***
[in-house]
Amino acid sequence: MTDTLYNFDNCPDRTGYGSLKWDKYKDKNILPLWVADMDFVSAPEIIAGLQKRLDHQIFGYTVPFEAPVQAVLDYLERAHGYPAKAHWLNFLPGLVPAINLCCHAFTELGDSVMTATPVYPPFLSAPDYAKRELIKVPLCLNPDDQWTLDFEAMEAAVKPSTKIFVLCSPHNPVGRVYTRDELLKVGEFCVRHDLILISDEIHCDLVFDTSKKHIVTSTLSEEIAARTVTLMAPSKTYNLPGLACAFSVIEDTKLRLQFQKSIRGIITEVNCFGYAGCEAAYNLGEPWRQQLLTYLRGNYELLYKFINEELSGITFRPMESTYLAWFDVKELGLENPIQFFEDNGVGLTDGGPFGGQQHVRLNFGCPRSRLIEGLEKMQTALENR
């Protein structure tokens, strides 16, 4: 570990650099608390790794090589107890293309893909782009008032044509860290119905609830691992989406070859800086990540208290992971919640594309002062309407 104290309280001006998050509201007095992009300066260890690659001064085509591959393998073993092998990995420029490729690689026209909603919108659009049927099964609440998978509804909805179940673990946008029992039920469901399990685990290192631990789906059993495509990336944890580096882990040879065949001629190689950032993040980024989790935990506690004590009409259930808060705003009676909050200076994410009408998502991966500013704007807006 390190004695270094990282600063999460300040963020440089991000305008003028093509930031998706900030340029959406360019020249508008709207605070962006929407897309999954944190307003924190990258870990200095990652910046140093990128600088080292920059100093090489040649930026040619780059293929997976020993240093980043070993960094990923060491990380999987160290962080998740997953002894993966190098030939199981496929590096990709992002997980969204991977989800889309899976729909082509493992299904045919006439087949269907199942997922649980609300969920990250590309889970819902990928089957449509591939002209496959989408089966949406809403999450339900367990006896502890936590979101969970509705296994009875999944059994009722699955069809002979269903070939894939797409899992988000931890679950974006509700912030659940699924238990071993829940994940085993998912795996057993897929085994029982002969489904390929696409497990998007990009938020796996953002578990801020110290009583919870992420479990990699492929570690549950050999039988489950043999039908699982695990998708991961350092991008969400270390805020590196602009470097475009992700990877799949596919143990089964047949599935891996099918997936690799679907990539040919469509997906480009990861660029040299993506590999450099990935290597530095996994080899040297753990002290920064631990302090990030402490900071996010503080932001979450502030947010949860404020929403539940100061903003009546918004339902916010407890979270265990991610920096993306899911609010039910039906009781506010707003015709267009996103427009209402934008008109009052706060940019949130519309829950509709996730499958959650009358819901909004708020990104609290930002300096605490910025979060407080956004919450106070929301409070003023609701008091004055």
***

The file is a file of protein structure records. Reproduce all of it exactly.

[in-house]
Amino acid sequence: MTDTLYNFDNCPDRTGYGSLKWDKYKDKNILPLWVADMDFVSAPEIIAGLQKRLDHQIFGYTVPFEAPVQAVLDYLERAHGYPAKAHWLNFLPGLVPAINLCCHAFTELGDSVMTATPVYPPFLSAPDYAKRELIKVPLCLNPDDQWTLDFEAMEAAVKPSTKIFVLCSPHNPVGRVYTRDELLKVGEFCVRHDLILISDEIHCDLVFDTSKKHIVTSTLSEEIAARTVTLMAPSKTYNLPGLACAFSVIEDTKLRLQFQKSIRGIITEVNCFGYAGCEAAYNLGEPWRQQLLTYLRGNYELLYKFINEELSGITFRPMESTYLAWFDVKELGLENPIQFFEDNGVGLTDGGPFGGQQHVRLNFGCPRSRLIEGLEKMQTALENR
């Protein structure tokens, strides 16, 4: 570990650099608390790794090589107890293309893909782009008032044509860290119905609830691992989406070859800086990540208290992971919640594309002062309407 104290309280001006998050509201007095992009300066260890690659001064085509591959393998073993092998990995420029490729690689026209909603919108659009049927099964609440998978509804909805179940673990946008029992039920469901399990685990290192631990789906059993495509990336944890580096882990040879065949001629190689950032993040980024989790935990506690004590009409259930808060705003009676909050200076994410009408998502991966500013704007807006 390190004695270094990282600063999460300040963020440089991000305008003028093509930031998706900030340029959406360019020249508008709207605070962006929407897309999954944190307003924190990258870990200095990652910046140093990128600088080292920059100093090489040649930026040619780059293929997976020993240093980043070993960094990923060491990380999987160290962080998740997953002894993966190098030939199981496929590096990709992002997980969204991977989800889309899976729909082509493992299904045919006439087949269907199942997922649980609300969920990250590309889970819902990928089957449509591939002209496959989408089966949406809403999450339900367990006896502890936590979101969970509705296994009875999944059994009722699955069809002979269903070939894939797409899992988000931890679950974006509700912030659940699924238990071993829940994940085993998912795996057993897929085994029982002969489904390929696409497990998007990009938020796996953002578990801020110290009583919870992420479990990699492929570690549950050999039988489950043999039908699982695990998708991961350092991008969400270390805020590196602009470097475009992700990877799949596919143990089964047949599935891996099918997936690799679907990539040919469509997906480009990861660029040299993506590999450099990935290597530095996994080899040297753990002290920064631990302090990030402490900071996010503080932001979450502030947010949860404020929403539940100061903003009546918004339902916010407890979270265990991610920096993306899911609010039910039906009781506010707003015709267009996103427009209402934008008109009052706060940019949130519309829950509709996730499958959650009358819901909004708020990104609290930002300096605490910025979060407080956004919450106070929301409070003023609701008091004055």